June 11, 2014

A Love Letter to My Body. {Video}

male:female with rose tattoos


The first thing I need to say to you is I am sorry.

I am sorry for criticizing and denigrating and hating the vessel that I received, at birth, as a passport into this world.

I have looked in bathroom mirrors as though they were hung in a fun house. I have pulled the skin from my hips and belly and told myself that I was worth less because I gained a few pounds.

I have starved myself down to a ghost of myself, all bones and teeth and whites of eyes.

There were days when I only consumed coffee, alcohol and cigarettes.
There were days when I wrote down everything I ate and decided on if I would eat the next day depending on if I “passed” or “failed.”

I told myself I’d only be seen naked once I’d earned a six-pack.

And when my depression took hold, it knew it could always find me at “Body Insecurity Lane”: I kept a house there and visited often. It was mud-coloured and small on the inside and it smelled of a girl who laid on her bed in a shut room and cried.

I was never right. I was never enough.

What made it more confusing was that within my hatred there was a part of me fighting so hard against it. I read a lot of body-positive pieces in magazines, listened to body-positive music and saw a lot of body-positive art and I felt badly that I was not quite there.

I felt ashamed that  I couldn’t wear you comfortably—that I’d never been able to wear you comfortably.

Then all of a sudden, something started to shift. It was a confluence of things: years of trying to get there. Reading a book that reminded me that everyone has appetites.

Listening to a talk on the power of vulnerability and how poor body image can cause us to want to remain invisible—how poor body image can reduce us to less than we are supposed to be.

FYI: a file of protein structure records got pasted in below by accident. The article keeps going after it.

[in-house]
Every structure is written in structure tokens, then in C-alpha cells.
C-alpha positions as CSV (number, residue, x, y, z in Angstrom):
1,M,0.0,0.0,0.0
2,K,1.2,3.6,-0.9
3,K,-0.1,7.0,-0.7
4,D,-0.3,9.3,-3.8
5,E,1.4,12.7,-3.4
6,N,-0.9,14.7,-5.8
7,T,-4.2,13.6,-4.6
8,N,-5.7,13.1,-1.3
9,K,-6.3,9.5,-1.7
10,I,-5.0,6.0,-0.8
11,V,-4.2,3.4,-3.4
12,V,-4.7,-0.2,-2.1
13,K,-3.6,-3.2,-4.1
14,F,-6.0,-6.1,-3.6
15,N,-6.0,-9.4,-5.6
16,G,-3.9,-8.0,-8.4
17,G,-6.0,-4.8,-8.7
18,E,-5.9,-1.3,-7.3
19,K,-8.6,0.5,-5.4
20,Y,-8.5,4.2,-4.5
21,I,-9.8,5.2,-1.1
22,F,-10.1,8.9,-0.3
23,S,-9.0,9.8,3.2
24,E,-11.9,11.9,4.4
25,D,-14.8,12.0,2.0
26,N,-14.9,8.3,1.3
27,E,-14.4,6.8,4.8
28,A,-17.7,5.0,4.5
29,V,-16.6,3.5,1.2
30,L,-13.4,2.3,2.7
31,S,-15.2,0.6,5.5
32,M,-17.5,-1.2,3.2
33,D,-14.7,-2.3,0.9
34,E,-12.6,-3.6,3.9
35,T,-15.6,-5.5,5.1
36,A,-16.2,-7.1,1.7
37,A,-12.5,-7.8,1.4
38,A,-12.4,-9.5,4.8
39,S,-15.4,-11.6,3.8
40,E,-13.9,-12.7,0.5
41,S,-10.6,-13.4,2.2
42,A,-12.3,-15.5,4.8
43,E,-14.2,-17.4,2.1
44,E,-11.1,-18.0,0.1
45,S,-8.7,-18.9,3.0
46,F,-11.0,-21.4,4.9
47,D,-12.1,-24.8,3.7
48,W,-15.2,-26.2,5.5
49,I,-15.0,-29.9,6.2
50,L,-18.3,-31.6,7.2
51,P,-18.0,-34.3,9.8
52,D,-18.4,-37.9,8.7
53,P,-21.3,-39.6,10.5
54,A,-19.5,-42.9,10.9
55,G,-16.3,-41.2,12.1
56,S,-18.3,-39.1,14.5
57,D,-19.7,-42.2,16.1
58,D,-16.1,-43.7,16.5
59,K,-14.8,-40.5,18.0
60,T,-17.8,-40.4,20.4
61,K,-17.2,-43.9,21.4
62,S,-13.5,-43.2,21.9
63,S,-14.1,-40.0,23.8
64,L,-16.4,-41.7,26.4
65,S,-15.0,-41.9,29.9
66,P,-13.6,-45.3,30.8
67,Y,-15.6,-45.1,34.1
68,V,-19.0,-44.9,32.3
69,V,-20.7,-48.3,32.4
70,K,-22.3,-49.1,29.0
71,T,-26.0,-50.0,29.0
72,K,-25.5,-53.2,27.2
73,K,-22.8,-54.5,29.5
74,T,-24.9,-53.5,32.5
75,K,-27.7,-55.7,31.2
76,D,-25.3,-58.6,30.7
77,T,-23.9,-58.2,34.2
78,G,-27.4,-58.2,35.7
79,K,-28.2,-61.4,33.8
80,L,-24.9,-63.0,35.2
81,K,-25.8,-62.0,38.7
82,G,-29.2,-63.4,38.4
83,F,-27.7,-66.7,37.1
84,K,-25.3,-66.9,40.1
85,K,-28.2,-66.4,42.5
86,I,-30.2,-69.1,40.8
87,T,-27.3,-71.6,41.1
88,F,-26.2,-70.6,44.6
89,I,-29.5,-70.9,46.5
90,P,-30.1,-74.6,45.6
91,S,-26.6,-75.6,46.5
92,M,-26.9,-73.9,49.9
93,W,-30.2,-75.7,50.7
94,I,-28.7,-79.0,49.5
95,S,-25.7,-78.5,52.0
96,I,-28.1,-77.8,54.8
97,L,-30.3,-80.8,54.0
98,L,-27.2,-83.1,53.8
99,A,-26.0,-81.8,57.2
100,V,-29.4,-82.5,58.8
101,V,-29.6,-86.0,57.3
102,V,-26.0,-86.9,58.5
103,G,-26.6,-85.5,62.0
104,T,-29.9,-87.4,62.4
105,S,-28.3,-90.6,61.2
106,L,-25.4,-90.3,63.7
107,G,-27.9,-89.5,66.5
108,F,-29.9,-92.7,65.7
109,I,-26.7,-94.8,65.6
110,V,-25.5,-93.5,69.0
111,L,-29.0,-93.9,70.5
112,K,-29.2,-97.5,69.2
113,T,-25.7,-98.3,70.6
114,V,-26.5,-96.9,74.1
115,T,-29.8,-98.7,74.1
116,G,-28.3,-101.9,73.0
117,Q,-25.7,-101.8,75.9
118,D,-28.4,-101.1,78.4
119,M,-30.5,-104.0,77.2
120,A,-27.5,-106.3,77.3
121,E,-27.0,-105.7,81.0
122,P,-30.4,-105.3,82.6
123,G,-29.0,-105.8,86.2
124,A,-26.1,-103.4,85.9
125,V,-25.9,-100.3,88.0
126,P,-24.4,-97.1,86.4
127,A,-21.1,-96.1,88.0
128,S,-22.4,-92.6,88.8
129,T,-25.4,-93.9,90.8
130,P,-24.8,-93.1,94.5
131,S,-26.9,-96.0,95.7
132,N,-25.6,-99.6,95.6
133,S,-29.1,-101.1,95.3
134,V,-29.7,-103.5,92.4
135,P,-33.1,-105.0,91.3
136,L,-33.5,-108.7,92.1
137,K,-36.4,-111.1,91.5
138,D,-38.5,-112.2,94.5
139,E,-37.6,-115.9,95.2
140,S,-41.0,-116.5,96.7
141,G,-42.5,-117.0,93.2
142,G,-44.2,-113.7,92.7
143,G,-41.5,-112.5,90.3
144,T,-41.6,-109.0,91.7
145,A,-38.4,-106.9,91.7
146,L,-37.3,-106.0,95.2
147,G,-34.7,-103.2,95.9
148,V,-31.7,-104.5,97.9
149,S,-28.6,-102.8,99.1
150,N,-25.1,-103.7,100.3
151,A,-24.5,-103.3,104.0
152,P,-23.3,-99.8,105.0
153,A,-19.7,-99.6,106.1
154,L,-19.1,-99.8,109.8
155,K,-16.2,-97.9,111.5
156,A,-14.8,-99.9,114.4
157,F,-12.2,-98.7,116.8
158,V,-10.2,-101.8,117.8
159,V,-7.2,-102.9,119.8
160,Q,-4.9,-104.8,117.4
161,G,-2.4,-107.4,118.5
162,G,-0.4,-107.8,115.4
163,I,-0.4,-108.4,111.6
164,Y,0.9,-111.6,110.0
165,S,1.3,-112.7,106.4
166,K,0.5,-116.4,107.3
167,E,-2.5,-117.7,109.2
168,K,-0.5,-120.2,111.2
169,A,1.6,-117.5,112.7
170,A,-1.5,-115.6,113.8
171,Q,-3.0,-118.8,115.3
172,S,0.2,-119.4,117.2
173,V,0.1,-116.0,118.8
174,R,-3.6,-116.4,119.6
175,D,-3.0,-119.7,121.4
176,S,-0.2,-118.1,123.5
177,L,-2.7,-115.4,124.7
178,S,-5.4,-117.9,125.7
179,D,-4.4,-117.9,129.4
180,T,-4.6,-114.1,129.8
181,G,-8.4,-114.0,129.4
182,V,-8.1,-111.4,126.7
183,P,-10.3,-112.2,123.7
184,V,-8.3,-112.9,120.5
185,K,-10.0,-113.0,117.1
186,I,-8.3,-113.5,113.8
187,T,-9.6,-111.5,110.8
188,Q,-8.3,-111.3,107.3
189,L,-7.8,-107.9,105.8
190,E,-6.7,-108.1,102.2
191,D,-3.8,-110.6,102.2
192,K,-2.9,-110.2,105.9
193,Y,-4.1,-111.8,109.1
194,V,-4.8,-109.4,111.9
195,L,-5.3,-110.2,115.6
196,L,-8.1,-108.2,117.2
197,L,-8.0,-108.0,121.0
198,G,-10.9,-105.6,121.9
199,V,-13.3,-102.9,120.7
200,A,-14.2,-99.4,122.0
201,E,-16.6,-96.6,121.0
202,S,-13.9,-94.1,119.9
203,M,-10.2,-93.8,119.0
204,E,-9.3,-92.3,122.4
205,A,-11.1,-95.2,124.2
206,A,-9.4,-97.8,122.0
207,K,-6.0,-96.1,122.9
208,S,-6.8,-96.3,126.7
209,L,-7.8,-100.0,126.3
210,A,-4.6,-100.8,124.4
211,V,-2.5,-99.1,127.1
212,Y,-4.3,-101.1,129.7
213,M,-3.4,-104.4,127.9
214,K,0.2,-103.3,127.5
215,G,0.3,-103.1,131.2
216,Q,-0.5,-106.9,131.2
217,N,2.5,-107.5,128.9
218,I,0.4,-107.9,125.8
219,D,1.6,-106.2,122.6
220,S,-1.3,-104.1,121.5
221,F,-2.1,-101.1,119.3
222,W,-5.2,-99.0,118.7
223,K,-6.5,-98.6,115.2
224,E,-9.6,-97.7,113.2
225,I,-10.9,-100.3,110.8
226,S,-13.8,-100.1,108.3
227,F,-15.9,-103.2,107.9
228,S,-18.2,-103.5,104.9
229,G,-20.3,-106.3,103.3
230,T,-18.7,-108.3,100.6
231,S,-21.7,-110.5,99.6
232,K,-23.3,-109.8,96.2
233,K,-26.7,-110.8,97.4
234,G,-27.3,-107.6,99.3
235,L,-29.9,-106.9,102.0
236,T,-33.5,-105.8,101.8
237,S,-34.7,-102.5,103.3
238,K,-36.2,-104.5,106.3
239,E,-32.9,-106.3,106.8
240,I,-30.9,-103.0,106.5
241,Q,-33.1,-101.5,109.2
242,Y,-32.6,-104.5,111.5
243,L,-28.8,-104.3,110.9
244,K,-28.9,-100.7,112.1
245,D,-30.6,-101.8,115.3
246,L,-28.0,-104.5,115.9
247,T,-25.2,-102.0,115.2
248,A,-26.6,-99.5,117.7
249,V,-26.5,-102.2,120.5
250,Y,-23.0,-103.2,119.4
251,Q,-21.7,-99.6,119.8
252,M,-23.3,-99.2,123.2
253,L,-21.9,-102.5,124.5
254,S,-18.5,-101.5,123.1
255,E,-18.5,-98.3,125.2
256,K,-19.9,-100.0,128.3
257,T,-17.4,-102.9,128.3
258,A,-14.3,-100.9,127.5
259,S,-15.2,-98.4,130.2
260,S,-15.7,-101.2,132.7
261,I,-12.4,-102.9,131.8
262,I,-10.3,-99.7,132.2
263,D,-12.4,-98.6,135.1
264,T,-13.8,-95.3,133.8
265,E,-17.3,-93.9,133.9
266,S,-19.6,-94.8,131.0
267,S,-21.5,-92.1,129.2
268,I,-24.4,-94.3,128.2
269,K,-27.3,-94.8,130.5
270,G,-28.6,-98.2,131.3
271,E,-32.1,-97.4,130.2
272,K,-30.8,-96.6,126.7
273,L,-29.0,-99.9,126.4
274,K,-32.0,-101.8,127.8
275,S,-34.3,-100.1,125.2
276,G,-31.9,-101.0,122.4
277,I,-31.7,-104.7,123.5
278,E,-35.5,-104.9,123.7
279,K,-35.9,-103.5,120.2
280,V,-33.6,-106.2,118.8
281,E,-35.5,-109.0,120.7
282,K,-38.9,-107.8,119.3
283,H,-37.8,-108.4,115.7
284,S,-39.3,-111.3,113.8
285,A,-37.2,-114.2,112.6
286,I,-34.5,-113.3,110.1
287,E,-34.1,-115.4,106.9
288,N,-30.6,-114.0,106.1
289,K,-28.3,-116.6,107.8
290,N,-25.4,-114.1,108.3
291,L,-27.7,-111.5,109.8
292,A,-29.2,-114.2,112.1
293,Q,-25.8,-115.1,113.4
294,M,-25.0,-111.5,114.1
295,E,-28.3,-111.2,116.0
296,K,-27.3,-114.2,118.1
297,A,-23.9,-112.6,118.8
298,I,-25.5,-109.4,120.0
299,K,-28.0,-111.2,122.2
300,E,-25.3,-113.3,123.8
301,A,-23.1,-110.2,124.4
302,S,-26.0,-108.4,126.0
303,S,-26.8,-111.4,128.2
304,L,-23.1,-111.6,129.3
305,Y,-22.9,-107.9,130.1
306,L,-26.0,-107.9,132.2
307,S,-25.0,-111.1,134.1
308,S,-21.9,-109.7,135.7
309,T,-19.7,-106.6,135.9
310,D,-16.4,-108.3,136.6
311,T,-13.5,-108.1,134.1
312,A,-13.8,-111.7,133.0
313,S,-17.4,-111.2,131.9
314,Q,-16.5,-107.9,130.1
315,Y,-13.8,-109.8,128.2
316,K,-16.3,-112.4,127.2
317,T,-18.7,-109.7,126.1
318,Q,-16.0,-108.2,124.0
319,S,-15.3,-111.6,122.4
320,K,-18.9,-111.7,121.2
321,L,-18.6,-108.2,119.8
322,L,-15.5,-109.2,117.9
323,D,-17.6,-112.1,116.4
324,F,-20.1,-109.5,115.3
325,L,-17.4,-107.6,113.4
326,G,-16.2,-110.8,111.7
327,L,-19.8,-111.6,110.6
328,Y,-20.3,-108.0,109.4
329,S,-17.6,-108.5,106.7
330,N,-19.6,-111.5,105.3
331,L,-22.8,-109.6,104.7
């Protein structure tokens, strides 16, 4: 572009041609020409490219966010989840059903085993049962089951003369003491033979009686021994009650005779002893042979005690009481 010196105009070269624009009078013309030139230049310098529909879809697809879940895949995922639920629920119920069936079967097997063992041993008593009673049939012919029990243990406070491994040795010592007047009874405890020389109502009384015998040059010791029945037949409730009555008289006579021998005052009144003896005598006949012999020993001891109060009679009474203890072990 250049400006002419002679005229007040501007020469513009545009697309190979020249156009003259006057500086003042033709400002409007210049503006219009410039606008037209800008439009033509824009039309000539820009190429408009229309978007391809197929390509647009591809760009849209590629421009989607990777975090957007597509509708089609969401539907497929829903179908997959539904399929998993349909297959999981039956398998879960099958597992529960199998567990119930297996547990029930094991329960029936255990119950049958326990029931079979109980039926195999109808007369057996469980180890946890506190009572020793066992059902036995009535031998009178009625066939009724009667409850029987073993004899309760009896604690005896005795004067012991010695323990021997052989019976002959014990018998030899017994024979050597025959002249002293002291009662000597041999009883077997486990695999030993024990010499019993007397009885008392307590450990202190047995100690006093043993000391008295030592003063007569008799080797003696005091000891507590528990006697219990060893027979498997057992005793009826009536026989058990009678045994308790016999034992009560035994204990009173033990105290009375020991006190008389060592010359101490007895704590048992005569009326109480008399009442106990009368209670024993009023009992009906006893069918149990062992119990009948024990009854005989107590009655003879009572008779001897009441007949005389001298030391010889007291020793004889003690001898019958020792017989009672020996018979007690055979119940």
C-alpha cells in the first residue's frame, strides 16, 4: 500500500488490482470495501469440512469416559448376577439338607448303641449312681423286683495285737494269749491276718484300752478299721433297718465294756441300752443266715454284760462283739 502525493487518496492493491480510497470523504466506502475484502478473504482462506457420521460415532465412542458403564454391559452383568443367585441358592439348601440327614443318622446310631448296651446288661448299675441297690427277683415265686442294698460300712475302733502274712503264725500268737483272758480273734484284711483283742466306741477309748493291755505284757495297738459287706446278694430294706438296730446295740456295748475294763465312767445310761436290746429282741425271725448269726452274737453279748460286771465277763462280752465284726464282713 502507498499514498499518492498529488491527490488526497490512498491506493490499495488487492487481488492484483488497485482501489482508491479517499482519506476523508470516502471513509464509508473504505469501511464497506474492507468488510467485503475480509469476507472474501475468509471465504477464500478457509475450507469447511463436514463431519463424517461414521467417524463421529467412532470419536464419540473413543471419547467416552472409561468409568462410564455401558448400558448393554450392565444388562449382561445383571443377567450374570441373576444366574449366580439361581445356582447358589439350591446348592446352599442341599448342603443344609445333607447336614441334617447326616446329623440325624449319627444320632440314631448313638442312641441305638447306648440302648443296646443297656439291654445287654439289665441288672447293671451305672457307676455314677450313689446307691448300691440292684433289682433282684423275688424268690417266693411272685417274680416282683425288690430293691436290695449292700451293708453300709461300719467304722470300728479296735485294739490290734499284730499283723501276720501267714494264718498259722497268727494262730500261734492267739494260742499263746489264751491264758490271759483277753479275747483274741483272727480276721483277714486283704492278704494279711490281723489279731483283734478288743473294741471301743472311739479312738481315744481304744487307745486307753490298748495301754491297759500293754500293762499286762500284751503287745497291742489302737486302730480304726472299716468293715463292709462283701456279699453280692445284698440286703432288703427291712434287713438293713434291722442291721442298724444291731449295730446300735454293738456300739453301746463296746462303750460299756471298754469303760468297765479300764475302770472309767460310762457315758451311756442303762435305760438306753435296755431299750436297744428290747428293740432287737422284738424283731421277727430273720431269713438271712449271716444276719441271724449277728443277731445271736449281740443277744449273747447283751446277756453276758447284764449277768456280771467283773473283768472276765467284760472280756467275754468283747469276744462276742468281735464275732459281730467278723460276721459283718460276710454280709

And I thought: no. I will not end up, at the end of my life, as being less than what I should have been just because I couldn’t figure out how to love myself.

You have always been basically healthy (give or take a few “factory defects” as I’ve taken to calling them). Thank you for being remarkably cold and flu resistant.

Thank you for being strong—you have undergone years of abuse and you still carry me wherever I need to go.

My feet are thick and wide—not pretty in the conventional sense but functional and graceful in their own way. Thank you for the walking, the dancing, the feel of cold water on bare skin and the etching of each stone in the pavement.

Thank you for the running.

Thank you for the legs that help me stand up, these muscular, tattooed foundations that crouch and lift and help me move through the world. With them I have been able to walk down narrow cobblestone alleys in Marrakesh and thread through dense forest pathways and hold babies on my lap.

And there is the curve of my hips and the curve of my belly.
My arms can lift and my hands write, touch, pet and love.

My lips kiss and taste and speak; my eyes see stars and sun and snow and people I love.

I didn’t understand until recently that my body was a miracle and a poem in motion.
A poem given to me that I continue to write every day.

I will spend the rest of my life loving you—and no, I’m not quite exactly sure how, but I think it starts with following my heart.

If you want to be dressed in feathers and long skirts, if you want to rub amber along the insides of your wrists, if you want to eat cake, run, skinny dip or sit in meditation—if you want to make love, or drink lemonade, or be quiet for days in the long wheat fields on the farm—body, we are in this together.

Yes. Let’s do this.

I know we all have different paths to walk and been given different bodies and I am sorry that I tried to make you into something that wasn’t mine.

I will honour you and be grateful for every day you give me.

I am tired of all using all the energy that I’ve put towards hating you. I want to fully inhabit my life and fully inhabit you. I want to see what I can accomplish if I think of my body as being on the same team as me.

Thank you for giving me this moment to realize and to forgive myself.

In the name of not just self-acceptance, but radical, all-consuming, healthful love and appreciation—


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Editor: Catherine Monkman
Photo: Harold Bonacquist, Pixoto

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